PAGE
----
All the information I have provided you with I was able to access within 5 minutes of light internet searching, and using the innate human ability of reason. I’m not sure in Jenny McCarthy’s case exactly what leads her to be an evangelist for disinformation, but herself and her fellow anti-vaccine advocates have lead parents to avoid vaccinating their children or themselves. This puts all of our lives, and the lives of our children at risk. I’m sure we all know someone — a friend, co-worker, or (shudder) relative — who has made this “choice” to delay or avoid a certain vaccination after being exposed to media disinformation. There’s opinion, and there’s facts, and as much as some people would like to believe, you’re not entitled to your own facts — I think they call that schizophrenia.

  2. TBruce says:

    Liisa, thank you for your “unexpected” activism. I, too, am upset about this decision by the foundation. As a Canadian, I find it embarrassing as well. Here is a letter I have emailed to the Chair of the ORCF:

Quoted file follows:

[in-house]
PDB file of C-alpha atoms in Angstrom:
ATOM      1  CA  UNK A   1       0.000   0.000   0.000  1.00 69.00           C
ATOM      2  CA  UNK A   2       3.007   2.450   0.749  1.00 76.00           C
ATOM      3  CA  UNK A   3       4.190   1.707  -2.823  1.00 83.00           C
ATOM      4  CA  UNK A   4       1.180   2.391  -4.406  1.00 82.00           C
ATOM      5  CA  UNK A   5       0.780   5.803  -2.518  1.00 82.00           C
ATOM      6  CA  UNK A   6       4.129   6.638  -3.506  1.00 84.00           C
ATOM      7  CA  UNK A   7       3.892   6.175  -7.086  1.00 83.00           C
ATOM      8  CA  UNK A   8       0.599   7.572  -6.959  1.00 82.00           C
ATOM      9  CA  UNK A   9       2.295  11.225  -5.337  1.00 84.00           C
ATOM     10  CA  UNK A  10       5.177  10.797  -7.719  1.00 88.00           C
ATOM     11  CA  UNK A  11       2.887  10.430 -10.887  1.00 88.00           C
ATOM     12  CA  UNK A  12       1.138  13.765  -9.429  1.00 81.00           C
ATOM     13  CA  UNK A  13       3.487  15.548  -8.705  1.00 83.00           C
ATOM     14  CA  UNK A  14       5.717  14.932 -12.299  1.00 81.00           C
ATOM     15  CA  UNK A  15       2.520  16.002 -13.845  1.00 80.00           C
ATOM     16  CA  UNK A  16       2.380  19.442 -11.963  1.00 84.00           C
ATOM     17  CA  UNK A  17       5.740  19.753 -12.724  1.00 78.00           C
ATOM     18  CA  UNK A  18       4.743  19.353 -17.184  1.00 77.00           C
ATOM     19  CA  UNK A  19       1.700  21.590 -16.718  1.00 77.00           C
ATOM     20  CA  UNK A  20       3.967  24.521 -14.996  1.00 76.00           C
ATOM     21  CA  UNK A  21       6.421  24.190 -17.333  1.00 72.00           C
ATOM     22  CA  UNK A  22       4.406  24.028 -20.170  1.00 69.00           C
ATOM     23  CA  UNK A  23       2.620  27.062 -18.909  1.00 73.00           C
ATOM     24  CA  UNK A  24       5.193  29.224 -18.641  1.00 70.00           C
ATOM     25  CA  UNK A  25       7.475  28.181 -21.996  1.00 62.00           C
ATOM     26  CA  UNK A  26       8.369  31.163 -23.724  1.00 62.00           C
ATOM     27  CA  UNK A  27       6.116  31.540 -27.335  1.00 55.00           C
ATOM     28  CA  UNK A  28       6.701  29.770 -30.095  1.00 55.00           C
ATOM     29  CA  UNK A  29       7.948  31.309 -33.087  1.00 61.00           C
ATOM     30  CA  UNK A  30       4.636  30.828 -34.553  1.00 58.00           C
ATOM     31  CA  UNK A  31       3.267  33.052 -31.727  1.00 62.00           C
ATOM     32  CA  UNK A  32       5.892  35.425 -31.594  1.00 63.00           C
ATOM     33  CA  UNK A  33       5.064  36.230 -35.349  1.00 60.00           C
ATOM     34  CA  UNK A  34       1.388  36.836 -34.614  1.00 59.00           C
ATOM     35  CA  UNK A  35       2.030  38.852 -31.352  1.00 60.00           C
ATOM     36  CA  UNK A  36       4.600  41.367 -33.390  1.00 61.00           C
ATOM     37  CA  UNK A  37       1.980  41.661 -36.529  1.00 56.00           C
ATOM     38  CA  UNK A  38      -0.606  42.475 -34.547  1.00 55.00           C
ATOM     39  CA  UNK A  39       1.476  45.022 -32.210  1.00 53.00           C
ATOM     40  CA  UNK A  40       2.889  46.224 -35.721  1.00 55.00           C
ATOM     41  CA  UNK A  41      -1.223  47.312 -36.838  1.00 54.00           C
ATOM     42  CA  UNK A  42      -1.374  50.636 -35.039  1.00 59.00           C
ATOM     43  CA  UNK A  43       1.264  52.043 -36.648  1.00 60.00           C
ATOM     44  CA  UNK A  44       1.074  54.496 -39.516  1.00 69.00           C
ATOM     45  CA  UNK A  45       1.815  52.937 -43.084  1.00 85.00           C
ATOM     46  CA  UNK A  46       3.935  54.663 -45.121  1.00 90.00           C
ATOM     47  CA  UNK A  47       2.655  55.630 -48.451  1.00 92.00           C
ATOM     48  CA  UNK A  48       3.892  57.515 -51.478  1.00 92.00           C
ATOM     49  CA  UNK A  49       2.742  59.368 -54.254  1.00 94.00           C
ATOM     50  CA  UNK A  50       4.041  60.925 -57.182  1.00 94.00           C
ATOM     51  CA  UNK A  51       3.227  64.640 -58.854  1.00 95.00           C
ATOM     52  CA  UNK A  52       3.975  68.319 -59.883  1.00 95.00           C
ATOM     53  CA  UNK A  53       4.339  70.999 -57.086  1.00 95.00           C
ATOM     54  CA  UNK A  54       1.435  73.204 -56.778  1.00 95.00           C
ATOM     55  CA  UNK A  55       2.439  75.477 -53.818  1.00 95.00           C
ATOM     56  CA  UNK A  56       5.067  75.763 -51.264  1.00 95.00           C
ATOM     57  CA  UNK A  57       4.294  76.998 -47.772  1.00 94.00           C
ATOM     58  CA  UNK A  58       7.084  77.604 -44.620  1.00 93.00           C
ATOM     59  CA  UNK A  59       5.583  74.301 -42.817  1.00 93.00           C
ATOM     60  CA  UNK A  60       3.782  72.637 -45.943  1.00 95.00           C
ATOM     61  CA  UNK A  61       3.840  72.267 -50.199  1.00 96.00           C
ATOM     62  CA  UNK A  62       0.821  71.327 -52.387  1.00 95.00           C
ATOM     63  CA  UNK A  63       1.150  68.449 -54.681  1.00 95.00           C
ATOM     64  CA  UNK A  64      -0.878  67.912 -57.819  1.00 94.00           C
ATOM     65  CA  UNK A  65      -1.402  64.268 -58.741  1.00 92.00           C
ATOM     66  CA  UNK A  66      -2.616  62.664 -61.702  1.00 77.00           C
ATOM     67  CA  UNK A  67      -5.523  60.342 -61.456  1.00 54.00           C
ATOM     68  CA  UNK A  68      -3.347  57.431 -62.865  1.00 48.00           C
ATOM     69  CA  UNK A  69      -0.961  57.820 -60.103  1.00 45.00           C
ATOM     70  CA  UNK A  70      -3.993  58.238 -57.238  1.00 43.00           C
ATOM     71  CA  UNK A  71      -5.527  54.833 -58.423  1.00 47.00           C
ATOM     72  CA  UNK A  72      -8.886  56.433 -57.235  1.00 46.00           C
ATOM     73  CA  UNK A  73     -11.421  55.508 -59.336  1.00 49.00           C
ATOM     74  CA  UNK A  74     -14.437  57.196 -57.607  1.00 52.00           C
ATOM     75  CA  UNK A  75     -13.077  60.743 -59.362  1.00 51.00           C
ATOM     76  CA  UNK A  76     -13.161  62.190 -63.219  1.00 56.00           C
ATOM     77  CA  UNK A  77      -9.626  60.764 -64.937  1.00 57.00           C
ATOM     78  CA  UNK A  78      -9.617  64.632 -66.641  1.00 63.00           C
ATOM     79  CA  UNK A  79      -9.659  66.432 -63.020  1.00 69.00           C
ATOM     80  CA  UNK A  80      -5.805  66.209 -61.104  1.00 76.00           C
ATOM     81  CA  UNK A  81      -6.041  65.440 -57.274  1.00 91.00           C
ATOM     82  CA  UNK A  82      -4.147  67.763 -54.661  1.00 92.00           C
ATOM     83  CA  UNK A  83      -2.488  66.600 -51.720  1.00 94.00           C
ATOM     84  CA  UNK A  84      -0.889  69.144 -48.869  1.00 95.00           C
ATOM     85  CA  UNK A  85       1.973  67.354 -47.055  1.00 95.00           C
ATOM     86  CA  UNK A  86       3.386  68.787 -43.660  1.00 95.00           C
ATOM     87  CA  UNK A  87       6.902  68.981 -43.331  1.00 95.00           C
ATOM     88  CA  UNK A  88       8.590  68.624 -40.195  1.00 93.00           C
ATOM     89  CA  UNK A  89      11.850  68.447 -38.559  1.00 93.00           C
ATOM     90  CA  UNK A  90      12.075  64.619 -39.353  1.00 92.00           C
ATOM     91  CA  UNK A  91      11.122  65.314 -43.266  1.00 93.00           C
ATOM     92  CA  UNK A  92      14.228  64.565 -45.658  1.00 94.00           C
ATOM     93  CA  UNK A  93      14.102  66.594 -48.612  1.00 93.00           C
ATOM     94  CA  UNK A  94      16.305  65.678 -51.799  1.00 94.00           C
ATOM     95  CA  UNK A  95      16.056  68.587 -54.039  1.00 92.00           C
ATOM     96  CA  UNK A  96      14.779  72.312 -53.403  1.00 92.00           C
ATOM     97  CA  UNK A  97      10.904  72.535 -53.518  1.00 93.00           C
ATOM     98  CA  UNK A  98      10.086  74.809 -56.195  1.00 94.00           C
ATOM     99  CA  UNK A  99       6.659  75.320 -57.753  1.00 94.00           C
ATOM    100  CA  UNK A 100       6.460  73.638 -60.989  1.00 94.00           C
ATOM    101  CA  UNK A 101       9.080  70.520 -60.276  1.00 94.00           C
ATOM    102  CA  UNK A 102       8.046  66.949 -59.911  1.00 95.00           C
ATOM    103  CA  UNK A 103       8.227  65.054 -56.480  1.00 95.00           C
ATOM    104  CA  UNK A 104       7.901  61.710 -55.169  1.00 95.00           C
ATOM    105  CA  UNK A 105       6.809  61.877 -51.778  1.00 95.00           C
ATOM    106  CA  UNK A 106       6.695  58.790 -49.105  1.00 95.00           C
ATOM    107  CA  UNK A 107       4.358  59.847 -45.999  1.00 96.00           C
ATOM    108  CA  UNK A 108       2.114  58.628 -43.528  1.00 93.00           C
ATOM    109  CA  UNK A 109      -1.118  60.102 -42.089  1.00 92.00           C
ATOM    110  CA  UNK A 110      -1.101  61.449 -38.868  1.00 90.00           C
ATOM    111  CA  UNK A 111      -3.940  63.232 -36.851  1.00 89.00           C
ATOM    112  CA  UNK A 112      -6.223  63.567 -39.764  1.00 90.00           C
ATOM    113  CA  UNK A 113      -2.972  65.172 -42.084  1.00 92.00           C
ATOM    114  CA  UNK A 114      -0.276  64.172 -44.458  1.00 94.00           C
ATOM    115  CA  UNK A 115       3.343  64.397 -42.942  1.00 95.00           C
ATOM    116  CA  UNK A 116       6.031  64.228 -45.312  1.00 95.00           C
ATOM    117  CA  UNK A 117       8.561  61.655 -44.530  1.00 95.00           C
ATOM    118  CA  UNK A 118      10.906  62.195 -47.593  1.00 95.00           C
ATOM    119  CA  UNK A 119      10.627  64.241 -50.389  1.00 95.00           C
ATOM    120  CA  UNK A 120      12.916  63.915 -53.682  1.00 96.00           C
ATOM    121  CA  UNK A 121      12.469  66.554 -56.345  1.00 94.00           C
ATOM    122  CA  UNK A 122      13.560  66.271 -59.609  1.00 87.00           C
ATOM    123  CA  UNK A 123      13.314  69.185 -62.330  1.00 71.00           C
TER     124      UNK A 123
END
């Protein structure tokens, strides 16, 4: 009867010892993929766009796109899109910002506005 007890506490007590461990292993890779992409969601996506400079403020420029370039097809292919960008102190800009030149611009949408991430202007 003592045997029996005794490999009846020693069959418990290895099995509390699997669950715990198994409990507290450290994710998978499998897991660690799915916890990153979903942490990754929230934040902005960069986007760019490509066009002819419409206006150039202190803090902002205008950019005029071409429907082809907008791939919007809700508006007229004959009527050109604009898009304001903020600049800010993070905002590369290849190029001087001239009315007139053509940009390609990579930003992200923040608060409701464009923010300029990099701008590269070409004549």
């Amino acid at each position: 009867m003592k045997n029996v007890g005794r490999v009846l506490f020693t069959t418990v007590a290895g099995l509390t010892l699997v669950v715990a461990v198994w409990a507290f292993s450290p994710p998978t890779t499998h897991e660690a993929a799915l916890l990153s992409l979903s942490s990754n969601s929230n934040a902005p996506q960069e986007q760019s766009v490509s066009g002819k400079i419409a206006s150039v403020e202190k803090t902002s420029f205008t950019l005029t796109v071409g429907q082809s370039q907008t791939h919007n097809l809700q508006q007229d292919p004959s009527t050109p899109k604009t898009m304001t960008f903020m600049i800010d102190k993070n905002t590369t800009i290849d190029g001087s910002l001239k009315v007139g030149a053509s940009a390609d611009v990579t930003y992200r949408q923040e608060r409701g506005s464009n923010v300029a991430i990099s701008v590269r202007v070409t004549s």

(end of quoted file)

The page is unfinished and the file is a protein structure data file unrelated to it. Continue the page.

Dear Ms. Eagen:

    I am a pathologist who provides diagnostic services in surgical and hematologic pathology to our local cancer centre. I have also participated in fund-raising events for the associated foundation. In light of this background, I am thoroughly disgusted by the recently announced choice of Jenny McCarthy as a headliner for the 2013 Bust a Move fundraiser. McCarthy is infamous for her public antivaccination stance. This is not merely a “personal viewpoint” unrelated to cancer care. McCarthy is a vocal activist against vaccination, and the most prominent promoter of the discredited “theory” that vaccination is a cause of autism. As you must be aware, treatment of cancer often severely compromises a patient’s immune system. He or she would be much more likely to contract a vaccine-preventable infection, especially since vaccination depends on an intact immune system to be effective. This is why maintenance of herd immunity is so important to avoid the spread of infectious diseases to those who are vulnerable. Jenny McCarthy has directly contributed to the breakdown of herd immunity by raising “fear, uncertainty and doubt” about vaccination in many people. Your choice of McCarthy in this role is, in my view, providing direct support to this dangerous trend, and is compromising the health of those whom you are otherwise working for. Please reconsider this choice for the sake of cancer patients and others who are vulnerable.